1

I have been playing the guitar and some other instruments for quite some years but I have never really sang before. I am trying to train my voice for something fun next year at the end of the summer.

With me I have people that have sang as soon as they were able to talk. They can easily tell me what my problems are but they are no pros and I need some help to fix those.

When I try to sing I have several problems :

  1. My voice get stuck in my throat. Meaning that I am singing but the sound is muffled/distorted by my "closed" throat.
  2. If I force myself to try to open my throat I am not singing anymore but talking.
  3. I can go pretty high as I can go pretty low but I cannot find my proper range / tone.

Do you have some advice and/or exercise (warm-up or otherwise) to help me fix those issue. I know it takes practice and that's not a problem, but as long as I can't actually sing I won't be able to try to sing right.

1

Sounds like you're tensing your throat up when you sing, that's what's creating the effect of your voice being "in your throat", however, it sounds like when you speak, your throat relaxes. I'd echo what was said above and look for a good voice teacher (Brett Manning, for example - just google his name ! ) so that that teacher can teach you properly. As far as your diaphragm, place your hand on your stomach, now breathe out, your hand should move out with your breathe, not your shoulders. That part of your stomache that moves out with your breath is your diaphragm. Typically, singers will tense this part of their body (not too much) when singing, it adds support by giving the singer a steady stream of breath which is needed to sustain notes and keep them on pitch!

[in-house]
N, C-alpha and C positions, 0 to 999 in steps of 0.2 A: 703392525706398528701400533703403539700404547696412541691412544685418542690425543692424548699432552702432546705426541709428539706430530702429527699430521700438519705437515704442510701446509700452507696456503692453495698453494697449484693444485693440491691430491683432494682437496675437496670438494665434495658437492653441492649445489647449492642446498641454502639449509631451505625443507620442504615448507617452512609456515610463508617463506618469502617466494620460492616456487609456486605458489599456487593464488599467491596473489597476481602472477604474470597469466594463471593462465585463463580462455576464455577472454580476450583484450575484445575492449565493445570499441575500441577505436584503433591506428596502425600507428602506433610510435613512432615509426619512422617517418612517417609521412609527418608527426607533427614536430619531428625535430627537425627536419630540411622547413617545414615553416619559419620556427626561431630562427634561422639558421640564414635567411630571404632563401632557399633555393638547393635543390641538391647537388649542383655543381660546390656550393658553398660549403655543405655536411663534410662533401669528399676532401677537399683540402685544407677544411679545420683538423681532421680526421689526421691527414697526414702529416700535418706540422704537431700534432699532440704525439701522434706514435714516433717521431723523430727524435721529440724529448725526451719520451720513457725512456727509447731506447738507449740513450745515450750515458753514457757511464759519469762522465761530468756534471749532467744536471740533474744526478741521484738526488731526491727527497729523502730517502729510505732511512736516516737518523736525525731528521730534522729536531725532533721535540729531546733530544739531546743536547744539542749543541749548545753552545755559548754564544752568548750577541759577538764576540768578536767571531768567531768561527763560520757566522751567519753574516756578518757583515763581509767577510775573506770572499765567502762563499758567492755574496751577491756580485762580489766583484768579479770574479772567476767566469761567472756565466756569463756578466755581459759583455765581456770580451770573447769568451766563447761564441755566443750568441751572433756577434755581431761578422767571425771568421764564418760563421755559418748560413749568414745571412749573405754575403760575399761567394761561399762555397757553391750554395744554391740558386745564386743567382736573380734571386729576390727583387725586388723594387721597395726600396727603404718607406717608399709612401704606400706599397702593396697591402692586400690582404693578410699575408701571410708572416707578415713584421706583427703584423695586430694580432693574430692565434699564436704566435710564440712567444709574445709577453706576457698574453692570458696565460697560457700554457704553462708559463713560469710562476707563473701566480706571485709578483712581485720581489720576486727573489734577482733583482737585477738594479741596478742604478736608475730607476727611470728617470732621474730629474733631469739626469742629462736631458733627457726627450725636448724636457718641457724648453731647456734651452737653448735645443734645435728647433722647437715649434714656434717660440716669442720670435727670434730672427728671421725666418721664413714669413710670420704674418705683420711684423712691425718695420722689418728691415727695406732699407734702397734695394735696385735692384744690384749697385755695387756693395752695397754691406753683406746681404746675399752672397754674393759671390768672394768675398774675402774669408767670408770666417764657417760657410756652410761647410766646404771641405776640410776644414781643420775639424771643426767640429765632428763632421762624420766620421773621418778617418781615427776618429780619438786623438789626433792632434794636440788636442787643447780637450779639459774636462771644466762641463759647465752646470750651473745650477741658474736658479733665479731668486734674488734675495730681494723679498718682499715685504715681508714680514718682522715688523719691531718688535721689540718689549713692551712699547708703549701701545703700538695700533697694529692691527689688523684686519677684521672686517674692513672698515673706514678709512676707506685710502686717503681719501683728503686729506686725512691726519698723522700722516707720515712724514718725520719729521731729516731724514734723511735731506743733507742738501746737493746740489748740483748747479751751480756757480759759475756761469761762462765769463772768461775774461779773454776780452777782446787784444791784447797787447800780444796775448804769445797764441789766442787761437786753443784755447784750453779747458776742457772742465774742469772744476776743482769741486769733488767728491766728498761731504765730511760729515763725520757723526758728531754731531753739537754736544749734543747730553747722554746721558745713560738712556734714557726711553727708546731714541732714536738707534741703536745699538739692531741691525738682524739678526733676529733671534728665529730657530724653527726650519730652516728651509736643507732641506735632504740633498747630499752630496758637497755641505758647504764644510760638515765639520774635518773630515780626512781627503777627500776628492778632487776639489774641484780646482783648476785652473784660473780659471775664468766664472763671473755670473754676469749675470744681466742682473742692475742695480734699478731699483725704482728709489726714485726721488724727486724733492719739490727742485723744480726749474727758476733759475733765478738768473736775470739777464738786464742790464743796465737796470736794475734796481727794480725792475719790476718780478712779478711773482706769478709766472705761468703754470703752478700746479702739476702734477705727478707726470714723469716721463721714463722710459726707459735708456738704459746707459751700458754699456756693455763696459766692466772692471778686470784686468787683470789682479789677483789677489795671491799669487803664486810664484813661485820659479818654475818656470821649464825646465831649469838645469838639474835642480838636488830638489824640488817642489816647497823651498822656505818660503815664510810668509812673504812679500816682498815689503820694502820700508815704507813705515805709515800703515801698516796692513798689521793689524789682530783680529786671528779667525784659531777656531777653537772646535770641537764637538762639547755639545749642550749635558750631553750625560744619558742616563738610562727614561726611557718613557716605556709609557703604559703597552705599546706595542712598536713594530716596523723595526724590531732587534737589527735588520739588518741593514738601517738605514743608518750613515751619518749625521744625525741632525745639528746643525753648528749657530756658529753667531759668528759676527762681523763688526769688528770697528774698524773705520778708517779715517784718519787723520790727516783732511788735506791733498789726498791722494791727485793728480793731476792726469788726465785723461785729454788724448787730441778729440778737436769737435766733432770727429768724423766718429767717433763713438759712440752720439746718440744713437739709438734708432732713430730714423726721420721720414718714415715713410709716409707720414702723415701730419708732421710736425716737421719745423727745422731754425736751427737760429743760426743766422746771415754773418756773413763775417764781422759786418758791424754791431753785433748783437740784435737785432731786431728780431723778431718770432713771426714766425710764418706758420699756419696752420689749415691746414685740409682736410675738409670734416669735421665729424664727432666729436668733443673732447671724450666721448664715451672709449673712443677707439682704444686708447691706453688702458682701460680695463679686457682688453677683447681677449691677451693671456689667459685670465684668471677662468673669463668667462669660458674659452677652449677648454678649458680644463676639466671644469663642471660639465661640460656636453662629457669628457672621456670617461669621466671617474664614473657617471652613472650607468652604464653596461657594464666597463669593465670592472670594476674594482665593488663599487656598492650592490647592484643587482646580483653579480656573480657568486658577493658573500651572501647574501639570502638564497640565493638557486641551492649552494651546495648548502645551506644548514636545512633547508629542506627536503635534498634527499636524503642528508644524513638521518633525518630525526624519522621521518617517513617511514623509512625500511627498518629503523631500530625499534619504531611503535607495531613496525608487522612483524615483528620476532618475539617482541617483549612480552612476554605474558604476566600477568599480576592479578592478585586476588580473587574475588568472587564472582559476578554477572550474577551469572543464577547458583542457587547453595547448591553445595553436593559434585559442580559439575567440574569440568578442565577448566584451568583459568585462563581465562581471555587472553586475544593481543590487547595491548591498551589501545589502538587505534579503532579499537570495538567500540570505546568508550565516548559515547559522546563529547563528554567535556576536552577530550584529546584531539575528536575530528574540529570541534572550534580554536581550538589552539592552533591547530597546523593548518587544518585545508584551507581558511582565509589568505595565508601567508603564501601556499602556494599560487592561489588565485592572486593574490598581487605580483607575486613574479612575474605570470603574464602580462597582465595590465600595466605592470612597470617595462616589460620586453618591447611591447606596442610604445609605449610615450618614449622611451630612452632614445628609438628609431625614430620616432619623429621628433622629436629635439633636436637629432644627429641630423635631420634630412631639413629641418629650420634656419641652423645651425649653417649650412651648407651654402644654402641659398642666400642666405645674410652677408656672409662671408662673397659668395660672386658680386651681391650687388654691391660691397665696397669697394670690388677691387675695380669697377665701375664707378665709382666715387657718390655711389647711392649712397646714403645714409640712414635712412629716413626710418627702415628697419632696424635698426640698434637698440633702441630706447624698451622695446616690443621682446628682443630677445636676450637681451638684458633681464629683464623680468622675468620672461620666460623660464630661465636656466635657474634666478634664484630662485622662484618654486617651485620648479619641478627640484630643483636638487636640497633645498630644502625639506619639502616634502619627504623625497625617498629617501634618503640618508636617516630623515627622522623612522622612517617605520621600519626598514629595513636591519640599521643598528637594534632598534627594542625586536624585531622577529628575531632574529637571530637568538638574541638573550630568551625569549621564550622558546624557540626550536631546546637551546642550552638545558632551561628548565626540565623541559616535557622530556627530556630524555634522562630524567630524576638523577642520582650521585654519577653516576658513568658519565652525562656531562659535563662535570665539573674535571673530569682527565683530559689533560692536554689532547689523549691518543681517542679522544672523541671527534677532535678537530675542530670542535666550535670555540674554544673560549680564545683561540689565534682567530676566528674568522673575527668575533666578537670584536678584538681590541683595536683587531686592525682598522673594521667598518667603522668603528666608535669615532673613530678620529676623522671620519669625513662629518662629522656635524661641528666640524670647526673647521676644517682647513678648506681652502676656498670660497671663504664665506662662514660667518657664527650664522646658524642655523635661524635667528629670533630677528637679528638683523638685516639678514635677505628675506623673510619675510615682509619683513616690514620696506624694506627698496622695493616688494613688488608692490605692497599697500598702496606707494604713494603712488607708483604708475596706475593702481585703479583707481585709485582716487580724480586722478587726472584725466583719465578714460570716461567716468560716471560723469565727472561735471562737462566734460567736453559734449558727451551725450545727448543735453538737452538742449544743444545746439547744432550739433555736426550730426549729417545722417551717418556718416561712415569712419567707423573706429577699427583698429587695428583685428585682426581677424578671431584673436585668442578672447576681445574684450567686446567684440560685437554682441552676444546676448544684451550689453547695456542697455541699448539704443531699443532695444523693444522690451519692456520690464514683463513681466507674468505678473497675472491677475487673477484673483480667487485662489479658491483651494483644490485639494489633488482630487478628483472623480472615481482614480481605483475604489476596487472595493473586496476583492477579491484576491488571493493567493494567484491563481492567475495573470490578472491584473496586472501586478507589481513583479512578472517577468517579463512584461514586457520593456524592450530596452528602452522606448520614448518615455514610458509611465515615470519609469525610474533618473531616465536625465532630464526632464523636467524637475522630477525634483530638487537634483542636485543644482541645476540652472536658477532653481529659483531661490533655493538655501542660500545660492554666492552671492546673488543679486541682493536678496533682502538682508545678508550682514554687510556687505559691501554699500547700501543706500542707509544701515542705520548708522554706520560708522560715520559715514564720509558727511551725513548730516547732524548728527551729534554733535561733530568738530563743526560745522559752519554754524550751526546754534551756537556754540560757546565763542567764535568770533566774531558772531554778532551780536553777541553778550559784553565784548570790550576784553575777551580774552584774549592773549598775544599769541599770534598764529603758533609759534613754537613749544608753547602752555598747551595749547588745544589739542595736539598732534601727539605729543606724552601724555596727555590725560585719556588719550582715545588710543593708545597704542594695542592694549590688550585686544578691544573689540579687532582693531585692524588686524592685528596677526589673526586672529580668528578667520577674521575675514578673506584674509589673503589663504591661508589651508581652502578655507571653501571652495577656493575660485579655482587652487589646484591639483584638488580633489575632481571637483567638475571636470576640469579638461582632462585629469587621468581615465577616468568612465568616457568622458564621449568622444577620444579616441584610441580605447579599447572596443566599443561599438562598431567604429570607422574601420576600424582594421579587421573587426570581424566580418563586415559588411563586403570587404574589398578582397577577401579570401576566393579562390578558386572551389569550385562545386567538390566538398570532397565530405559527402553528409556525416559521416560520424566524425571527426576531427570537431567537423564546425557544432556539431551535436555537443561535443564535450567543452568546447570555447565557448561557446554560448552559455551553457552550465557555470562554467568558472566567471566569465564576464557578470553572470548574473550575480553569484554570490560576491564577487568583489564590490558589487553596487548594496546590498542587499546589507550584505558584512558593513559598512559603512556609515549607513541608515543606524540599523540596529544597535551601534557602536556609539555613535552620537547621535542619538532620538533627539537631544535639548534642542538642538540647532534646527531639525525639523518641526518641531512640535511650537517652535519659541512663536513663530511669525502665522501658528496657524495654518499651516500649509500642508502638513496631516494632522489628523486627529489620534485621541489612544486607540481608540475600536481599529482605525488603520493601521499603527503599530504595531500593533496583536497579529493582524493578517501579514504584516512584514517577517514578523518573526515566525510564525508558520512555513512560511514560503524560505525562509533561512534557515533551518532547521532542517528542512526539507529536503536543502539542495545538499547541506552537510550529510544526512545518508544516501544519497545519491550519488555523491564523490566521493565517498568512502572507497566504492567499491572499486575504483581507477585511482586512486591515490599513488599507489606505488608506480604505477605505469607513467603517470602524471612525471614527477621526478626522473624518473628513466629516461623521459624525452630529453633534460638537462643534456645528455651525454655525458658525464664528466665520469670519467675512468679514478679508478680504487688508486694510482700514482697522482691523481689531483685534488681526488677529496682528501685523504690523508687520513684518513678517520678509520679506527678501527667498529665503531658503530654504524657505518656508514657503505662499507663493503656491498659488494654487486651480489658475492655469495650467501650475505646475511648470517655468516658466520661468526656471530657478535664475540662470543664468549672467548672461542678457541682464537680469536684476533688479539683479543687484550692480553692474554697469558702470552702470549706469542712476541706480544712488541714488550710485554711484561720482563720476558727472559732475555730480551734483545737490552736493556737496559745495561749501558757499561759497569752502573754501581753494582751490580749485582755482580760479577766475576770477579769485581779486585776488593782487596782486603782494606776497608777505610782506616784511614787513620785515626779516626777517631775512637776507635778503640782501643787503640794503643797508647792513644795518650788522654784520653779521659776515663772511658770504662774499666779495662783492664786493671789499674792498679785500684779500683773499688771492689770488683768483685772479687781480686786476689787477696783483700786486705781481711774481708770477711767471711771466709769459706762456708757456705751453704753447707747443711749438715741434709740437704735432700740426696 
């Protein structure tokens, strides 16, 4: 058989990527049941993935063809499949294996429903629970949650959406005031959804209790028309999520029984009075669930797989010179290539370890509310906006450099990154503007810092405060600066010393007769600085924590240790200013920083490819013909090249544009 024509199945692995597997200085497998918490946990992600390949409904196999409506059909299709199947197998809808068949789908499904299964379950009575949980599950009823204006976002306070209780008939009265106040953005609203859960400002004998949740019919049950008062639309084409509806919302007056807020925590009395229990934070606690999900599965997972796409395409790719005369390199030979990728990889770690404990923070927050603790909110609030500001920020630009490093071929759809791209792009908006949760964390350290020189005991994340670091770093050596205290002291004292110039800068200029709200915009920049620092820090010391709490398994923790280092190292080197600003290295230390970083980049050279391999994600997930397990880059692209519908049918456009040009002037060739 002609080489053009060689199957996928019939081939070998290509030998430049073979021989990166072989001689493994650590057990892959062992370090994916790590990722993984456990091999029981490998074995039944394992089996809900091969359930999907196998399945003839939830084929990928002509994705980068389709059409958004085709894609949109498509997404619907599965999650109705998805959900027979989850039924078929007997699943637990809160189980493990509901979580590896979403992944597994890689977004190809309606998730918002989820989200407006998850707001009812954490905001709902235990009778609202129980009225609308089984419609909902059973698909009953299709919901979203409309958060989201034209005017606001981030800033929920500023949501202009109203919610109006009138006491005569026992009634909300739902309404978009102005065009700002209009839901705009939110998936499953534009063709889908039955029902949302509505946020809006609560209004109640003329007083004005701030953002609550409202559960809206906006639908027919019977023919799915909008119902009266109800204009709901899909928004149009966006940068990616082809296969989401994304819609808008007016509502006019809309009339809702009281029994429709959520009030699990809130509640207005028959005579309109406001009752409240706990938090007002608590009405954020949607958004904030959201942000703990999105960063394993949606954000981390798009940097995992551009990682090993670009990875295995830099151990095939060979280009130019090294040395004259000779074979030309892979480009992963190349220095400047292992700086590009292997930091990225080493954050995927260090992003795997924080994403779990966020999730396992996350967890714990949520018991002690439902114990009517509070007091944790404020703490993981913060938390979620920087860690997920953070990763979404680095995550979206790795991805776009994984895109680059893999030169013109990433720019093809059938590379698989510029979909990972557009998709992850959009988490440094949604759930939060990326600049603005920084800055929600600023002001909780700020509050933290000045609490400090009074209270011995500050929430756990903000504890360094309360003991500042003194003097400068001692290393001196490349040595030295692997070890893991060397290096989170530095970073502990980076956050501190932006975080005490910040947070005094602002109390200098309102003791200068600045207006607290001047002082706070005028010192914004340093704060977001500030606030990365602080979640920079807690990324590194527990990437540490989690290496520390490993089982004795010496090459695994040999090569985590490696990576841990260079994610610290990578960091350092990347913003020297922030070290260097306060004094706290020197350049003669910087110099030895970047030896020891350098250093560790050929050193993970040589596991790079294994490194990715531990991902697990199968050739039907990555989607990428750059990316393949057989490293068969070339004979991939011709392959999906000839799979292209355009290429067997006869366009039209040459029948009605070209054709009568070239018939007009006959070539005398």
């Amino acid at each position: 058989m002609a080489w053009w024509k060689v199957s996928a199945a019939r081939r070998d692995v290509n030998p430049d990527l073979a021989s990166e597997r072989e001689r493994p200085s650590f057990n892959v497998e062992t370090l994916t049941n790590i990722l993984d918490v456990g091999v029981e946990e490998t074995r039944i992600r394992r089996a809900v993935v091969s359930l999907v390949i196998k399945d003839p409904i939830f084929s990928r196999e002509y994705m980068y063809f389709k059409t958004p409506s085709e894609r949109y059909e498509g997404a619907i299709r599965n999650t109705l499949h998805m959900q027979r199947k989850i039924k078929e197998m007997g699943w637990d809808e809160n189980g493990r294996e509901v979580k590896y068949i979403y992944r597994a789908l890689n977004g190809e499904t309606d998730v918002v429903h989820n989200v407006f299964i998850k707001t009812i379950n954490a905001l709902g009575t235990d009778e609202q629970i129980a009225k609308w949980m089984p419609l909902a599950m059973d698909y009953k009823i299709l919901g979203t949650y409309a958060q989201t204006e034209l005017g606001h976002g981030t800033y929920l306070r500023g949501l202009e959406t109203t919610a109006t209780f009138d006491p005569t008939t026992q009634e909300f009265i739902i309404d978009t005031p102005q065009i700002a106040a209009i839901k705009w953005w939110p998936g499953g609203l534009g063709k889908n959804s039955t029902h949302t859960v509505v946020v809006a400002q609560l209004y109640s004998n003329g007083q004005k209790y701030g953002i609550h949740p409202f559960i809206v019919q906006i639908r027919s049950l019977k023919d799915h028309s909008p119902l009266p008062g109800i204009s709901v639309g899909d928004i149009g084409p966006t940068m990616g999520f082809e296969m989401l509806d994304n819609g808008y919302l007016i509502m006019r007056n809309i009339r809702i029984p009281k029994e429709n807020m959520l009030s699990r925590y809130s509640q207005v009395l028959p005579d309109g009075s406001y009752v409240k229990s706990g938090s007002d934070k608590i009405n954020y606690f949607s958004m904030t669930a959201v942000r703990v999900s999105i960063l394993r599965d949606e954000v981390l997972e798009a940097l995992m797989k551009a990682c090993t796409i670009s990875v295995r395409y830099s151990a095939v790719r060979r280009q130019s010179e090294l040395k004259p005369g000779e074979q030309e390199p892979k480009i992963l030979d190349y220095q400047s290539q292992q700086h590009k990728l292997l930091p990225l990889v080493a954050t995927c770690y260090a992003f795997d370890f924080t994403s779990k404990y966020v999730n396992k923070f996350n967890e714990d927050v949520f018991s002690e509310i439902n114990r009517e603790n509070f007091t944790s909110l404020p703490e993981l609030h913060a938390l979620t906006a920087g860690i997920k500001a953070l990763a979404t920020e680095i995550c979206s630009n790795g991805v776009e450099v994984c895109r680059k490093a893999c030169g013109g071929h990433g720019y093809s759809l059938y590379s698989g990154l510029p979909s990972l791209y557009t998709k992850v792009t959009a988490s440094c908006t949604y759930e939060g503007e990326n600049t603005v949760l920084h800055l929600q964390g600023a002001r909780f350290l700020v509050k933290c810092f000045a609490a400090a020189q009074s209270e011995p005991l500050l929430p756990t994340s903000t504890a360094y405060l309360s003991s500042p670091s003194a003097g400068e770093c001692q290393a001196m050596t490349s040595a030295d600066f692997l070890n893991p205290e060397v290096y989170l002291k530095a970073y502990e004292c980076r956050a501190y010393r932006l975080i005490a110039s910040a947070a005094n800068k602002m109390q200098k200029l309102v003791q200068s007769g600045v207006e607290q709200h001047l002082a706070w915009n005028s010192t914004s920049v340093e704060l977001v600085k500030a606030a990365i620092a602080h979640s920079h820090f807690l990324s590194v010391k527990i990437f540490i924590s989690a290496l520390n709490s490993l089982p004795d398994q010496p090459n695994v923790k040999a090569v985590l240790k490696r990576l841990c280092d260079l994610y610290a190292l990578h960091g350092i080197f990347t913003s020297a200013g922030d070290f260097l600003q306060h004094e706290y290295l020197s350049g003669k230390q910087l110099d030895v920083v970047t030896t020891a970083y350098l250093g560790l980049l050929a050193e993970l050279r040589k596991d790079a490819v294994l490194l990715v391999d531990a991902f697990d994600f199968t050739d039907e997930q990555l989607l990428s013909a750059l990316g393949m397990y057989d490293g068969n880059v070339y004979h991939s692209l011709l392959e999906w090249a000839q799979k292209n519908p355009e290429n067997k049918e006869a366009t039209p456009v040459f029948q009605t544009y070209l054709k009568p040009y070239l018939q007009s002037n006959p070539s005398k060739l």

1

First off, you do not know what you are doing. Sorry if that seems harsh but you are going to hurt yourself. You friends who seem to be able to sing w/o lessons maybe are not as good as you think.

I can address some of the causes of your described problems but my advice is...

Get lessons from a trained vocalist ASAP.

The muffled sound could be due to a few things. I am guessing because your description is not enough to diagnose. It could be that your mouth is closed too much preventing the sound from getting out. Trained vocalists will sing with a kind of "smiling" or "snarling" face, with the cheeks pulled up. That's not to look happy or evil (in the case of metal singers) that is proper mouth posture. Second, if the sound "feels" stuck in the throat then you are not properly supporting the sound with your diaphragm. When you learn to use that you realize that the THROAT DOES NOTHING. Your vocal folds are like reeds, you don't tighten your throat you blow air over it and sound comes out. Trying too hard to FORCE your throat to do anything will create tension that will (1) generate crappy sound, (2) potentially cause damage to your vocal folds (chords), (3) Cause pain in the larynx and back of the neck. None of that is good.

I would not suggest any warm ups for you at this point as I think they could be misunderstood. It sounds like you need some basic vocal lessons and to learn how to support sound with your breath, how to relax the throat, and how to avoid "covering" the sound with the mouth.

As for range. It takes time to find your full range. As your technique gets better you find that you can go higher and lower. When I started I had a 2 octave range and now it's 2 and a half, going down to D2 I think and a 4th above high C.

  • Is this range common or is yours particularly big? – coconochao Dec 21 '18 at 11:28
  • I have no clue. And I'm still learning about range so I may have misquoted mine. When I was in high school I was our only bass in the school choir. I am pretty surprised that I have more than 1 octave range but my teacher keeps pushing me. She was surprised I could do lip trills above hi c. – ggcg Dec 21 '18 at 11:44

Your Answer

By clicking “Post Your Answer”, you agree to our terms of service, privacy policy and cookie policy

Not the answer you're looking for? Browse other questions tagged or ask your own question.